At the conclusion of this hearing, the trial court instructed appellee to proceed with termination. The termination hearing was held on September 10, 2003. Deana Bruce, a caseworker supervisor, testified that she observed the family's visitations and that something out of the ordinary occurred at a visit on August 8, 2003. Someone had told her that TS had been straddling Larry's lap and that Larry had an erection. When she went to check on the situation, she saw that Larry indeed had an erection, and she observed him stroke his genitals through his jeans. She also observed thatTS was laying in front of Larry, and she said that he pulled her shirt up, but that she pulled it back down. Then, he began to massage TS's breasts through her clothing, up and down and then in a circular motion. She also saw him pinch her nipples and rotate them between his thumb and finger. Wanda Caldwell made these same observations. She said that the child wore several pairs of shorts to visitations. She also observed the boys displaying inappropriate behavior that day as they were hitting each other between the legs. She also stated that the children did not talk to her about wanting to go home at this time.

Lisa Earls, a child-abuse investigator with the state police, investigated the incident of August 8. She testified that a "true" finding had been made for Larry having sexually abused TS and that his name would be placed on the central registry.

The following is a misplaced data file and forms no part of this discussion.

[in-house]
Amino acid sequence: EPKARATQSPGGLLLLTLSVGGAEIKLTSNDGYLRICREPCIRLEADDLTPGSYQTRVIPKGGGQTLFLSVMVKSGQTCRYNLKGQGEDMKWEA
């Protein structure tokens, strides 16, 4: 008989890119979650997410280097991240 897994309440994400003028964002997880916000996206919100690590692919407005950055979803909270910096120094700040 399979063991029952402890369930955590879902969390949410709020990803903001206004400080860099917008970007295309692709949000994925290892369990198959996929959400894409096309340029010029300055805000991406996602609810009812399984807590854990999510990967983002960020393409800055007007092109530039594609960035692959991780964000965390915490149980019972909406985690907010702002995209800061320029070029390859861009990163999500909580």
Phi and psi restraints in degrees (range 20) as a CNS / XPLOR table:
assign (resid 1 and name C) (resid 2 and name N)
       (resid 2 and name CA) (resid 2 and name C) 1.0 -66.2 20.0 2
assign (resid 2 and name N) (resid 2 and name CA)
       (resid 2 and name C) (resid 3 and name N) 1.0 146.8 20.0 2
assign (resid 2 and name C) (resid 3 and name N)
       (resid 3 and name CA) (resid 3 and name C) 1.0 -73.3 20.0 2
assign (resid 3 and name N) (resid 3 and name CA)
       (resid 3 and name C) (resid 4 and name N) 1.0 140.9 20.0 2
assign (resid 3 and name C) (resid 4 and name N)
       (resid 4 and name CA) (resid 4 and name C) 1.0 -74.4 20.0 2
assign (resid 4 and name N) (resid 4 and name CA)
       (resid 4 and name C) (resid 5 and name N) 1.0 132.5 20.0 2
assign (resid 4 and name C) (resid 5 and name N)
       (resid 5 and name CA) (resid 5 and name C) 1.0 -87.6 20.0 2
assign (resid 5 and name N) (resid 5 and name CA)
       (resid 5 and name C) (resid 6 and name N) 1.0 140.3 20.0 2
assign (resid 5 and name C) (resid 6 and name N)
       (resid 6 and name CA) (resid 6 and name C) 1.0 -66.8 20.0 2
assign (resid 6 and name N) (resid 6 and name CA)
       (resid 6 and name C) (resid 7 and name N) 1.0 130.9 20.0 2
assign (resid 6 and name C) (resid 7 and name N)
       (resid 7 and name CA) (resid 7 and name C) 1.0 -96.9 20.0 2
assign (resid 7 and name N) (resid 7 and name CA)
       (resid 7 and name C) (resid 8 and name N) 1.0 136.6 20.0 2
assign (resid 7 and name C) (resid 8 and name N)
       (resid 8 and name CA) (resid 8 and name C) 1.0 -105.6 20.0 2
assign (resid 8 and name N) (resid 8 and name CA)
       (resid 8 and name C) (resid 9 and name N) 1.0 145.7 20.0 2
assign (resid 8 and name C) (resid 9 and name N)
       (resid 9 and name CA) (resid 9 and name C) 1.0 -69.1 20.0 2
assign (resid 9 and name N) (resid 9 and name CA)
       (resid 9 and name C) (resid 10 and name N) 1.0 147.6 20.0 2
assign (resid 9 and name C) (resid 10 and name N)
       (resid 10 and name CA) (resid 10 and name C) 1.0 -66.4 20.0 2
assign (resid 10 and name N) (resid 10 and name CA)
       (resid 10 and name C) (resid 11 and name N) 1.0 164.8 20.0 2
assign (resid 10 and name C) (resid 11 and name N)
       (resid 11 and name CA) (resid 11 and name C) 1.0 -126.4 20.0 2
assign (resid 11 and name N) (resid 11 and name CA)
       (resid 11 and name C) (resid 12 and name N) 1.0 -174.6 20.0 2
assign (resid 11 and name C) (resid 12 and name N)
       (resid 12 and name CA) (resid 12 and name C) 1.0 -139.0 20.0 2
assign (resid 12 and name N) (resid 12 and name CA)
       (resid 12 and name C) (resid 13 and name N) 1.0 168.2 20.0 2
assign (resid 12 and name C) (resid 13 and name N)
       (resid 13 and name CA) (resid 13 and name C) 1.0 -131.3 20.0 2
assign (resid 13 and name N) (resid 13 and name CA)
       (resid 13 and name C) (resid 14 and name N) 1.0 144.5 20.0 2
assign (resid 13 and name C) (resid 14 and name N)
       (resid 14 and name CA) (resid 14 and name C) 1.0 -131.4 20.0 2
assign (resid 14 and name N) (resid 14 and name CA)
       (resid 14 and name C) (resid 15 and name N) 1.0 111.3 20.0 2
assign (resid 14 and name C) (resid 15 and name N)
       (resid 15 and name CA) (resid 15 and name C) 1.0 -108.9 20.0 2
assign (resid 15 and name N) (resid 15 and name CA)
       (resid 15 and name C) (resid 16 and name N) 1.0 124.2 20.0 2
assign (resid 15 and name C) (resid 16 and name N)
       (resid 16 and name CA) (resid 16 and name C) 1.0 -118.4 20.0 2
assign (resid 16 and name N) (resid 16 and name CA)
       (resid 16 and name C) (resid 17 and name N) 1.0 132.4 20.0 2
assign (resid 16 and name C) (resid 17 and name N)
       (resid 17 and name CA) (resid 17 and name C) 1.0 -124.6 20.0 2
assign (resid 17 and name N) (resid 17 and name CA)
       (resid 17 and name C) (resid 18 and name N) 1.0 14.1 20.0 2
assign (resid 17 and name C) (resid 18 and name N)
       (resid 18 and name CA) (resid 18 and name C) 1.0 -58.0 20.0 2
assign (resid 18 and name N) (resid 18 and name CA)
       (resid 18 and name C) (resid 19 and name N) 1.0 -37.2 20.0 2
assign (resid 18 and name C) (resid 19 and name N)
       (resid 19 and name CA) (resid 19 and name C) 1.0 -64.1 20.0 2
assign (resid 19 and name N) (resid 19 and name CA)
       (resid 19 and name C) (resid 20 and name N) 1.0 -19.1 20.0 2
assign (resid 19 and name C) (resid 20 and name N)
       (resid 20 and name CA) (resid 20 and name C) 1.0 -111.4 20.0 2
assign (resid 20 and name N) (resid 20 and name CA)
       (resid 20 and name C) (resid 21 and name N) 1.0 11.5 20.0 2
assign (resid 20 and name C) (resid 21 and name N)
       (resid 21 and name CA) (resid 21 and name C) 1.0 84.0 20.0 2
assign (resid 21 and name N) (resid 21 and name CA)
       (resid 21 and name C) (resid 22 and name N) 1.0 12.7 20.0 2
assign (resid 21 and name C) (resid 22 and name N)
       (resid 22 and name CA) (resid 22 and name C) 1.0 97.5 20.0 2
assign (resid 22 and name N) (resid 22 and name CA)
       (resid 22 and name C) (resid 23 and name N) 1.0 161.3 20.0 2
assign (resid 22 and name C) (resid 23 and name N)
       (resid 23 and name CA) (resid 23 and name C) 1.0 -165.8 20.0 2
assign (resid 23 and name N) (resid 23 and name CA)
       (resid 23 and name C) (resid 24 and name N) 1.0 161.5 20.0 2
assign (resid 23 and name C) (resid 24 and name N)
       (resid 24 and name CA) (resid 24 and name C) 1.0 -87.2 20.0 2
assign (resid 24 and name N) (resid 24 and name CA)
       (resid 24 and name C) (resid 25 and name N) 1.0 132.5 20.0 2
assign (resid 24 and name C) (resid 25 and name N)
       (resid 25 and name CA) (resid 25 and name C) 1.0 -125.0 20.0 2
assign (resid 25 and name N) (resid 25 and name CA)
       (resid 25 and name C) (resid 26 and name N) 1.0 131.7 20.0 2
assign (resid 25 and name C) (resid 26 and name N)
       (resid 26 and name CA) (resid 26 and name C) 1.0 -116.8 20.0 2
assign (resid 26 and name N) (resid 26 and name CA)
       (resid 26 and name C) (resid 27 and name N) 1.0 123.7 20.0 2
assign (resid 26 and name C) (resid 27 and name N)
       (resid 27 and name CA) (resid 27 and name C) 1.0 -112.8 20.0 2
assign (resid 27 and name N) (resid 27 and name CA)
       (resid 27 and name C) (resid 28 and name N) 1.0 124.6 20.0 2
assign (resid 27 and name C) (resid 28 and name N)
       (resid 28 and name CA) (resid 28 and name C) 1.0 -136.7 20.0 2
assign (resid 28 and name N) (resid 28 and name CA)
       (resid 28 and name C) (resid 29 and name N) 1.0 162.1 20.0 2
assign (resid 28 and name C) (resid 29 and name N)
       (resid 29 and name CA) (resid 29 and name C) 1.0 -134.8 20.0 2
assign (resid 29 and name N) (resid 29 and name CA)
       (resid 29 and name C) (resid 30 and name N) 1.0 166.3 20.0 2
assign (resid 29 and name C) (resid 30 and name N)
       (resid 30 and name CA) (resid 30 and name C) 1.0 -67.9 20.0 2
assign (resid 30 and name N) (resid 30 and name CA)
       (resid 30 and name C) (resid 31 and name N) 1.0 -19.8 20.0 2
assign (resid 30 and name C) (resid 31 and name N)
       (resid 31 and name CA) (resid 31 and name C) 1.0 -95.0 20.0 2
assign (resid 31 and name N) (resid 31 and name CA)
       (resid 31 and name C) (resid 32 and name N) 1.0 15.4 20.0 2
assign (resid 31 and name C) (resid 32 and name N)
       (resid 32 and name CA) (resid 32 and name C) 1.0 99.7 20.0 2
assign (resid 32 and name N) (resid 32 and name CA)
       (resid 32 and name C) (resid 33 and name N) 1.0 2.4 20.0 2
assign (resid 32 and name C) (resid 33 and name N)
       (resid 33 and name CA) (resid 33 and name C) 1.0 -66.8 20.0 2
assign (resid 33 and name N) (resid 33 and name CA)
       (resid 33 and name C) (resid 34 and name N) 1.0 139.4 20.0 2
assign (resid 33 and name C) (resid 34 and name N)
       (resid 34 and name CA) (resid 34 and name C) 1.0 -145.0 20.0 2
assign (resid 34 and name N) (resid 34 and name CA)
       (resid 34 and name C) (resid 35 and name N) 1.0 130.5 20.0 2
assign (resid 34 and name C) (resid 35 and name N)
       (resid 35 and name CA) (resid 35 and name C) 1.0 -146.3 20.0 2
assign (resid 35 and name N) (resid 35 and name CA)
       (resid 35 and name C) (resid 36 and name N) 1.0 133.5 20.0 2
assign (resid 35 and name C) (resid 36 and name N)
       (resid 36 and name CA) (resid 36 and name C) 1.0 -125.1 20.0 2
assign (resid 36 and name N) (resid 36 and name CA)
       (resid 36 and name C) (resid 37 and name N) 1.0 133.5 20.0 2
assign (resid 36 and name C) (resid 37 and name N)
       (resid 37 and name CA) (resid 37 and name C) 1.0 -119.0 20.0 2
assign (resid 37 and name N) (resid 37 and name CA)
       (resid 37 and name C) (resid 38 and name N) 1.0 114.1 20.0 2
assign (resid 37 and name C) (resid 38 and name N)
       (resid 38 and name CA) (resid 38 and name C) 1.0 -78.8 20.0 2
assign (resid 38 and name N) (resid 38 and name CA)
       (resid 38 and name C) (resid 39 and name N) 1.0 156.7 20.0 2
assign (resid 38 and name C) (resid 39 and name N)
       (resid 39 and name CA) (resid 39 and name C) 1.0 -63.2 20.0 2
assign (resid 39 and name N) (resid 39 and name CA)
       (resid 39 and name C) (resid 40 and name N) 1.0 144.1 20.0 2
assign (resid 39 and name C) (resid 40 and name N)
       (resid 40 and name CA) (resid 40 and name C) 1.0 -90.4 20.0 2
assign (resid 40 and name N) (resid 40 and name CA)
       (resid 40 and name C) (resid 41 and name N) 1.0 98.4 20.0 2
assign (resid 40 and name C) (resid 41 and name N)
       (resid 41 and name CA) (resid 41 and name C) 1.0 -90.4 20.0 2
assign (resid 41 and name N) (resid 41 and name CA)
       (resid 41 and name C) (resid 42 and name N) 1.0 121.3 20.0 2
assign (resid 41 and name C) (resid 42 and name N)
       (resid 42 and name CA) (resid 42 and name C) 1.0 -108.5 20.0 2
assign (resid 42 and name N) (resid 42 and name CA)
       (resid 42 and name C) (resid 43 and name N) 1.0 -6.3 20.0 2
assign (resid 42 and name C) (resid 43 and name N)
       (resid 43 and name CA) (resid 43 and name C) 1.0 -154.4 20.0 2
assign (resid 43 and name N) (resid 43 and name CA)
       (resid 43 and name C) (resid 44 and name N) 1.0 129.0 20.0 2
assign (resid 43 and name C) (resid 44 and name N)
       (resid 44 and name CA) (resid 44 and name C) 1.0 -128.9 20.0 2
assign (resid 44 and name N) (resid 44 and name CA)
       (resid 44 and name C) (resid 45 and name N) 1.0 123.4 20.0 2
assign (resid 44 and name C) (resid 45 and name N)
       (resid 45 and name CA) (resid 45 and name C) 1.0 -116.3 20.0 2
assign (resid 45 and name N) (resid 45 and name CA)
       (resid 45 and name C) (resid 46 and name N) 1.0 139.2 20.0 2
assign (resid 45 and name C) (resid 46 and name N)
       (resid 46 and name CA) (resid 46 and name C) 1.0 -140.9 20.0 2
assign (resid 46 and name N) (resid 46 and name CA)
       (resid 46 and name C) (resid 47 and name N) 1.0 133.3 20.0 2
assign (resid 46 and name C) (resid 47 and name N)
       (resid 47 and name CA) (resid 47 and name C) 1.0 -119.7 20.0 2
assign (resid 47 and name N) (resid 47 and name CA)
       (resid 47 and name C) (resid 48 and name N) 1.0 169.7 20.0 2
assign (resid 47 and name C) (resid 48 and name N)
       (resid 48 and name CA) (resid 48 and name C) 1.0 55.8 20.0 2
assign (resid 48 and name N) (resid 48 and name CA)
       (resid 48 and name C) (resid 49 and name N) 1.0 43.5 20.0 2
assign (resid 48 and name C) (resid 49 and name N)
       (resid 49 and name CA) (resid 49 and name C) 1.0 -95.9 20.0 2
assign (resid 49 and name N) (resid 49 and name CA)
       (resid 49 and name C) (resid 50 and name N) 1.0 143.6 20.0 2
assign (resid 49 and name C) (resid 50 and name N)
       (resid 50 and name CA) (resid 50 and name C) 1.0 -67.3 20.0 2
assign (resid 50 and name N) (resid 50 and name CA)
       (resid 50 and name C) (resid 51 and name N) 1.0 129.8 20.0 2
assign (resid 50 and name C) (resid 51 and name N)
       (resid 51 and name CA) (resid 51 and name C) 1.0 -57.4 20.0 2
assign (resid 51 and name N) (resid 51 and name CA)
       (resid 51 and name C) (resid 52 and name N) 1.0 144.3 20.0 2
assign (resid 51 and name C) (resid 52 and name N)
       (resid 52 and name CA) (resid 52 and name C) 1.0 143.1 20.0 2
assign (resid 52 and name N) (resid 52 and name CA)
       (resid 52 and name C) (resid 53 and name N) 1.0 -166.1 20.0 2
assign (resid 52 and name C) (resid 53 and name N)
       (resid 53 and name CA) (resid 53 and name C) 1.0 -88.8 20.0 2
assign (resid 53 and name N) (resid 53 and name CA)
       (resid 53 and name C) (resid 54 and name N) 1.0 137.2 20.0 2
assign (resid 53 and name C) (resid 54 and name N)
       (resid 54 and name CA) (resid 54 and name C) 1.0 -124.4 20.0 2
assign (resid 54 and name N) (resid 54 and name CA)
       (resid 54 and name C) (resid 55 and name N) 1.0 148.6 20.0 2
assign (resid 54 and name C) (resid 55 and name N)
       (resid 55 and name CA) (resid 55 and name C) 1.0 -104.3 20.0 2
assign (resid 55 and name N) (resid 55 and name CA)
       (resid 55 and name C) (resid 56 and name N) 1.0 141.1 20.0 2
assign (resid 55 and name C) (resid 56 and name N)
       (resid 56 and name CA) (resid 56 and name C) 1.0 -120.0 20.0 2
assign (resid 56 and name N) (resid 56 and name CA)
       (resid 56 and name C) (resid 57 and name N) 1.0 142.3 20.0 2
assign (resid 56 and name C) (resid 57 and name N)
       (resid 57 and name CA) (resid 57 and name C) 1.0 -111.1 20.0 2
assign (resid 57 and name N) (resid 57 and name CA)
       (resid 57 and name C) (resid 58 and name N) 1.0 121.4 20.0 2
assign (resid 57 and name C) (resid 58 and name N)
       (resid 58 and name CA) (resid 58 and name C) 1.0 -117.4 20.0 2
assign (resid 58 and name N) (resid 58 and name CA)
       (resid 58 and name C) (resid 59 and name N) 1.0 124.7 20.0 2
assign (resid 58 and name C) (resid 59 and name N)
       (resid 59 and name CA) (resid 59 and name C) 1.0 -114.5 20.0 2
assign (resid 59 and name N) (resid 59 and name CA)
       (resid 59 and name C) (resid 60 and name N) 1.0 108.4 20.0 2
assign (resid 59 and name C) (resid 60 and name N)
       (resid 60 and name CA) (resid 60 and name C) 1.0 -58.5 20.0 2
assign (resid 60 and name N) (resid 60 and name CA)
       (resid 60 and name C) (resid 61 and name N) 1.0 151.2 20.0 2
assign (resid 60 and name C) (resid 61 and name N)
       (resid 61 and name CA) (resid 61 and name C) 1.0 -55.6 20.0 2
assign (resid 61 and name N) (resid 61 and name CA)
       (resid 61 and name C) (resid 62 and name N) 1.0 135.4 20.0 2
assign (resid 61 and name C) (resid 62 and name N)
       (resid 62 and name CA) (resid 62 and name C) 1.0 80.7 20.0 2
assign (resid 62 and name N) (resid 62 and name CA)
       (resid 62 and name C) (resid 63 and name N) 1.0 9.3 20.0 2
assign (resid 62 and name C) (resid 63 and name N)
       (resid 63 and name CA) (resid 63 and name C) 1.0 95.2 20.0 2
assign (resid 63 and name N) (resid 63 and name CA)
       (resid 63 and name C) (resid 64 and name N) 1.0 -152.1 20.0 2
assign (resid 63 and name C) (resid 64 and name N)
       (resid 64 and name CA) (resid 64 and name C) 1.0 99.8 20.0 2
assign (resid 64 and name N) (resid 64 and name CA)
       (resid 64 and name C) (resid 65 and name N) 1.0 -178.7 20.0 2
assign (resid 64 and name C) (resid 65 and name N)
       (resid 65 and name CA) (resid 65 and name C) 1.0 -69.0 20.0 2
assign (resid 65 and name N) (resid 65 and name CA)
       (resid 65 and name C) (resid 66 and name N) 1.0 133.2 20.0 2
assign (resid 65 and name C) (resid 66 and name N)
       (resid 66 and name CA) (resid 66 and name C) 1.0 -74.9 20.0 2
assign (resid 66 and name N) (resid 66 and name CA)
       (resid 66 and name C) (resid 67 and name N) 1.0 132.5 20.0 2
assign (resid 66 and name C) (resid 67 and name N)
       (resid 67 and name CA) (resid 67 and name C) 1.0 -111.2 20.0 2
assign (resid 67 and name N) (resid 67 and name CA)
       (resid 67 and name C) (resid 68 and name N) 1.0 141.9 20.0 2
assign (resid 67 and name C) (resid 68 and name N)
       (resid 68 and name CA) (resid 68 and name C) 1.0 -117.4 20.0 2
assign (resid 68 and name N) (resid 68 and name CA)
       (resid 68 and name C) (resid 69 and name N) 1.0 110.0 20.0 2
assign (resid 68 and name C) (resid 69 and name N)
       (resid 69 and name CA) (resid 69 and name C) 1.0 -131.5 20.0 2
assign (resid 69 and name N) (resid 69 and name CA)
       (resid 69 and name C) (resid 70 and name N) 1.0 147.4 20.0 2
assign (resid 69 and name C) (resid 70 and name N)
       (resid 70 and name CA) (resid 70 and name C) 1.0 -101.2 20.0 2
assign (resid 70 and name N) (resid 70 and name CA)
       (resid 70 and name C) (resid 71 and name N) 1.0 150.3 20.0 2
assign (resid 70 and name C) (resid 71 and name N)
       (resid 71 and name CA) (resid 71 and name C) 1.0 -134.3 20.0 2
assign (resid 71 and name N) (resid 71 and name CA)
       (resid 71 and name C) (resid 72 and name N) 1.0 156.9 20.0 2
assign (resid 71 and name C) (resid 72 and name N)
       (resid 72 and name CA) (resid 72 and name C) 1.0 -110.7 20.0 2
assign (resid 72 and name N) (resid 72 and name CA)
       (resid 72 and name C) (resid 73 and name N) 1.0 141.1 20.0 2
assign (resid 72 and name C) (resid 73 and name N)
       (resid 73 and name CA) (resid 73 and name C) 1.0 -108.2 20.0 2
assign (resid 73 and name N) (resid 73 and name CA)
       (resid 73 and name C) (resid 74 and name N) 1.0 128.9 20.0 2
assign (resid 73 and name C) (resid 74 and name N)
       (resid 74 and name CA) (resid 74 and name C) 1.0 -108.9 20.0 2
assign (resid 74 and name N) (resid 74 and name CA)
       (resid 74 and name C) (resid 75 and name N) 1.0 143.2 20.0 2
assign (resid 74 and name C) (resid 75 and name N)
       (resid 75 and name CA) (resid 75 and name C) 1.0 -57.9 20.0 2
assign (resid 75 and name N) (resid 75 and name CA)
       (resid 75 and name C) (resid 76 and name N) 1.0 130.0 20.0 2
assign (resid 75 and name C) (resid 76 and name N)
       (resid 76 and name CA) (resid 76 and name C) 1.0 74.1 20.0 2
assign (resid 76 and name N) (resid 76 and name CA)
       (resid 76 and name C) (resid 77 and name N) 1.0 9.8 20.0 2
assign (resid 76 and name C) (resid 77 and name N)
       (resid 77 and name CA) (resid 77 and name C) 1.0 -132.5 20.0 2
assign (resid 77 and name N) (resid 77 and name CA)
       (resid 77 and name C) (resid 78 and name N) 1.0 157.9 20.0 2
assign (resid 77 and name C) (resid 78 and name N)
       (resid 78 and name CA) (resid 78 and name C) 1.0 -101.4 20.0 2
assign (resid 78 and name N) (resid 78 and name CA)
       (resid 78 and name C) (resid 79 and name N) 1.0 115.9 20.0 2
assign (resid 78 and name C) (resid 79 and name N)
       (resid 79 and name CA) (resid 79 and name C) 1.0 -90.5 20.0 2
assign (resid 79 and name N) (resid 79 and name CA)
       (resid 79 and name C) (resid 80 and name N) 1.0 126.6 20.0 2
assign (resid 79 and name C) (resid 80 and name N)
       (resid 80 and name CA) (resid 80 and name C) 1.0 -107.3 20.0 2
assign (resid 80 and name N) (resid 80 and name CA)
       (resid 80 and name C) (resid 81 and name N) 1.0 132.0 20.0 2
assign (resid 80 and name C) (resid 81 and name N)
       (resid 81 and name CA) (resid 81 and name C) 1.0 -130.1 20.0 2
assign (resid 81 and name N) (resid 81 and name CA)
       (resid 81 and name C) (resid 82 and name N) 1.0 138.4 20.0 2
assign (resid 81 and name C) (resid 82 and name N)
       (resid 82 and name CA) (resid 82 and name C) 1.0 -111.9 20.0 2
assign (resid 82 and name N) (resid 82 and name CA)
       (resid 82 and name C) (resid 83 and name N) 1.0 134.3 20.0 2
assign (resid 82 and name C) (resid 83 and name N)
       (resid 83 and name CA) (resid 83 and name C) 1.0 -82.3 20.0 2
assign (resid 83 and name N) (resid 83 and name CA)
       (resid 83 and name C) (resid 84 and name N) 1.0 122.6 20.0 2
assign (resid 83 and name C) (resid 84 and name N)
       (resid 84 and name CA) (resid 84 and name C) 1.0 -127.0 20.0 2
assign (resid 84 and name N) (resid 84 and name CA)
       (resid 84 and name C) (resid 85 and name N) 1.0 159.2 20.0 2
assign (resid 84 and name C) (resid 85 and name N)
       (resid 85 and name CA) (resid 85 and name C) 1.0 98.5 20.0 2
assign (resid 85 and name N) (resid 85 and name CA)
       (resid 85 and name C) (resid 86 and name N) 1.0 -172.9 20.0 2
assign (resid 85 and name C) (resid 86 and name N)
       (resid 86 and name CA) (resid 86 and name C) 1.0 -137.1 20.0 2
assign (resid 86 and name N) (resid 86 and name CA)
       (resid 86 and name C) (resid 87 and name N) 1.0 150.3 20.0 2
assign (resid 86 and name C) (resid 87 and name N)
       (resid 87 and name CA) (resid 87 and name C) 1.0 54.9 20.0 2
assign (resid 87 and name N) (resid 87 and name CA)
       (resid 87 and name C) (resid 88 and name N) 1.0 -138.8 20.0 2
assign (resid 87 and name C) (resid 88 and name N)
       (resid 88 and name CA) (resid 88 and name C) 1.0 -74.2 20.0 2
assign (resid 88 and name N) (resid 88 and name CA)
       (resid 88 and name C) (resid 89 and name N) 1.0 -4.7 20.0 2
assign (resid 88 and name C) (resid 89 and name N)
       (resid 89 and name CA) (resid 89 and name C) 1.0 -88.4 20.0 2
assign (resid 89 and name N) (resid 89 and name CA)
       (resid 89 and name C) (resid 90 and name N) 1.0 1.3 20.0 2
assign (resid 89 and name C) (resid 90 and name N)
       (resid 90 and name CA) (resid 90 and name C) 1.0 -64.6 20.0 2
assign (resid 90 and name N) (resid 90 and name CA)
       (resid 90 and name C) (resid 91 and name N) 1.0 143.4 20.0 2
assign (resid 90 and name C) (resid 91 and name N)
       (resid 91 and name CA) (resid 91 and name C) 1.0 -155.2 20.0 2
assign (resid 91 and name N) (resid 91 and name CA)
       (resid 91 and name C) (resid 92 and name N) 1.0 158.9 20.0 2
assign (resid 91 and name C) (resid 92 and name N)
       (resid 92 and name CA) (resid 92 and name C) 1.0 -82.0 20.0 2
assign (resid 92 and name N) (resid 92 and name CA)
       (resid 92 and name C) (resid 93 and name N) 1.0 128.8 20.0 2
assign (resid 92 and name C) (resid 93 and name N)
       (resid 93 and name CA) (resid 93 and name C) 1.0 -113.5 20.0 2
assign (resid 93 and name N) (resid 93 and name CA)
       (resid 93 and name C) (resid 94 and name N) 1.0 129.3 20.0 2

Andrea Boozer testified that they had helped appellants look for jobs; had referred them to HUD; had taken them grocery shopping; had taken them to Help and Hope; had taken them weekly to do laundry and provided soap when the children were home on the trial placement; had provided individual, family, and in-home counseling; had made NADC appointments and transported them there; had scheduled and transported them for random drug testing; had made a DDS referral; had paid for and taken appellants to have ID cards made so that they could find work; had delivered a refrigerator to the home; had helped them financially with groceries; had supervised visits; had transported Larry to and from work; had provided cleaning supplies; and had assisted in repairing a truck. Ms. Boozer said that appellants had complied with parts of the case plan but that they were currently not in compliance. They were unemployed, and there were no working utilities in the house. She said that the children could not return home now because of the true finding with regard to the sexual abuse investigation. She believed that, in word, appellants wanted the children to return home, but she that their actions did not show that. She was particularly critical of Stephanie's refusal to work anywhere other than a Motel 8. Aside from the sexual-abuse allegation, she felt that the children were harmed by the instability caused by going back and forth from the home to foster care. She also referred to Larry's continuing use of drugs and his problem of not maintaining steady employment. She noticed that they spent a lot of money unwisely on dog and cat food, and once she said that Larry spent twenty dollars on paint balls. She had tried to show them how to budget, but she said they were not open to that. She also recalled that she had tried to help Larry get his driver's license reinstated, but that they were not successful. She said that the children were calm and well adjusted in foster care, but that they were not when they were at home. All but TS had been placed on medication when they were at home, but she said that the level of medication had been reduced since returning to foster care. She had heard that appellants claimed that they were both employed, but that they had not been able to provide her with proof of employment. She added that it had been recommended that appellants attend NA and AA, but that they would not go because they did not feel they had a problem.